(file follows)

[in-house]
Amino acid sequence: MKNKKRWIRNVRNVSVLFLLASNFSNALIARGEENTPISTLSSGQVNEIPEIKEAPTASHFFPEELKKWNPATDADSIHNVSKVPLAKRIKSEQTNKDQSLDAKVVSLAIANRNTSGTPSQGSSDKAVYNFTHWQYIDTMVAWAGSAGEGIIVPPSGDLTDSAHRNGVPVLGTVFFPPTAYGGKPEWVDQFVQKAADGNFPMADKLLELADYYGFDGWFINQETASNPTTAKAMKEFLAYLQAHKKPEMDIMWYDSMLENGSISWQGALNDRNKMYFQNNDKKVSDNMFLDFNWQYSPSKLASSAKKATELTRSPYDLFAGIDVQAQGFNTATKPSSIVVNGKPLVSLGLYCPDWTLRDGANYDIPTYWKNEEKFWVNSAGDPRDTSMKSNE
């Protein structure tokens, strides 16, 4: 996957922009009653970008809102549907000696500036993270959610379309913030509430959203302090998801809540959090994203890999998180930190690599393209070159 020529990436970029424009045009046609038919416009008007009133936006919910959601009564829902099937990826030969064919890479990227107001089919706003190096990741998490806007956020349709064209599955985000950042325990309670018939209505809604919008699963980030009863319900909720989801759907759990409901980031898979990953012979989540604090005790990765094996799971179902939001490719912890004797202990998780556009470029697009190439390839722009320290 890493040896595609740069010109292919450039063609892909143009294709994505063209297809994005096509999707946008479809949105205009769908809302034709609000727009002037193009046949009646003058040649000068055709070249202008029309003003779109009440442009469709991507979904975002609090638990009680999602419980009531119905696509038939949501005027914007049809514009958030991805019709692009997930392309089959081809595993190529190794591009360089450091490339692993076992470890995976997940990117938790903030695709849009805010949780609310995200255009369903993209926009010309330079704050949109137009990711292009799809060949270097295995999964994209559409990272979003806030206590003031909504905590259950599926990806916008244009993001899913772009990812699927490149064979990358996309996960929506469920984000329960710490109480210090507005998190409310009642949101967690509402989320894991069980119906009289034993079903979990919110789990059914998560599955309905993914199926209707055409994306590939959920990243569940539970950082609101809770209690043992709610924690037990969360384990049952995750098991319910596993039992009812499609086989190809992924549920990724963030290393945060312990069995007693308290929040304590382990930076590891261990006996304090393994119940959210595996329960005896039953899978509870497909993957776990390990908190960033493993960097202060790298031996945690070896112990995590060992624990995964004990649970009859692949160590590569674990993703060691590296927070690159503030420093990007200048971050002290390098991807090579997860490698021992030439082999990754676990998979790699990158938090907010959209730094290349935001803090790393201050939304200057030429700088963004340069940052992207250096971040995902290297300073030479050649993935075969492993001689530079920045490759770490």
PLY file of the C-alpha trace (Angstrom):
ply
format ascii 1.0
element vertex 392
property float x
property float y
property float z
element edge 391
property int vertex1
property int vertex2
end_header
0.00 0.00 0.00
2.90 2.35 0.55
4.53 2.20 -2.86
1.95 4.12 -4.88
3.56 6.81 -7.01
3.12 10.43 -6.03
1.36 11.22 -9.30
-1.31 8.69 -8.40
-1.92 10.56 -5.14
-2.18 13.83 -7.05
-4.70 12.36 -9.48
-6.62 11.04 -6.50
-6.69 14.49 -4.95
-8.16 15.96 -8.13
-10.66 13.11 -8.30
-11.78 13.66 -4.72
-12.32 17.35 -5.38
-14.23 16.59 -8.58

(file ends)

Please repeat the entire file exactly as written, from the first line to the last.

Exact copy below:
[in-house]
Amino acid sequence: MKNKKRWIRNVRNVSVLFLLASNFSNALIARGEENTPISTLSSGQVNEIPEIKEAPTASHFFPEELKKWNPATDADSIHNVSKVPLAKRIKSEQTNKDQSLDAKVVSLAIANRNTSGTPSQGSSDKAVYNFTHWQYIDTMVAWAGSAGEGIIVPPSGDLTDSAHRNGVPVLGTVFFPPTAYGGKPEWVDQFVQKAADGNFPMADKLLELADYYGFDGWFINQETASNPTTAKAMKEFLAYLQAHKKPEMDIMWYDSMLENGSISWQGALNDRNKMYFQNNDKKVSDNMFLDFNWQYSPSKLASSAKKATELTRSPYDLFAGIDVQAQGFNTATKPSSIVVNGKPLVSLGLYCPDWTLRDGANYDIPTYWKNEEKFWVNSAGDPRDTSMKSNE
């Protein structure tokens, strides 16, 4: 996957922009009653970008809102549907000696500036993270959610379309913030509430959203302090998801809540959090994203890999998180930190690599393209070159 020529990436970029424009045009046609038919416009008007009133936006919910959601009564829902099937990826030969064919890479990227107001089919706003190096990741998490806007956020349709064209599955985000950042325990309670018939209505809604919008699963980030009863319900909720989801759907759990409901980031898979990953012979989540604090005790990765094996799971179902939001490719912890004797202990998780556009470029697009190439390839722009320290 890493040896595609740069010109292919450039063609892909143009294709994505063209297809994005096509999707946008479809949105205009769908809302034709609000727009002037193009046949009646003058040649000068055709070249202008029309003003779109009440442009469709991507979904975002609090638990009680999602419980009531119905696509038939949501005027914007049809514009958030991805019709692009997930392309089959081809595993190529190794591009360089450091490339692993076992470890995976997940990117938790903030695709849009805010949780609310995200255009369903993209926009010309330079704050949109137009990711292009799809060949270097295995999964994209559409990272979003806030206590003031909504905590259950599926990806916008244009993001899913772009990812699927490149064979990358996309996960929506469920984000329960710490109480210090507005998190409310009642949101967690509402989320894991069980119906009289034993079903979990919110789990059914998560599955309905993914199926209707055409994306590939959920990243569940539970950082609101809770209690043992709610924690037990969360384990049952995750098991319910596993039992009812499609086989190809992924549920990724963030290393945060312990069995007693308290929040304590382990930076590891261990006996304090393994119940959210595996329960005896039953899978509870497909993957776990390990908190960033493993960097202060790298031996945690070896112990995590060992624990995964004990649970009859692949160590590569674990993703060691590296927070690159503030420093990007200048971050002290390098991807090579997860490698021992030439082999990754676990998979790699990158938090907010959209730094290349935001803090790393201050939304200057030429700088963004340069940052992207250096971040995902290297300073030479050649993935075969492993001689530079920045490759770490």
PLY file of the C-alpha trace (Angstrom):
ply
format ascii 1.0
element vertex 392
property float x
property float y
property float z
element edge 391
property int vertex1
property int vertex2
end_header
0.00 0.00 0.00
2.90 2.35 0.55
4.53 2.20 -2.86
1.95 4.12 -4.88
3.56 6.81 -7.01
3.12 10.43 -6.03
1.36 11.22 -9.30
-1.31 8.69 -8.40
-1.92 10.56 -5.14
-2.18 13.83 -7.05
-4.70 12.36 -9.48
-6.62 11.04 -6.50
-6.69 14.49 -4.95
-8.16 15.96 -8.13
-10.66 13.11 -8.30
-11.78 13.66 -4.72
-12.32 17.35 -5.38
-14.23 16.59 -8.58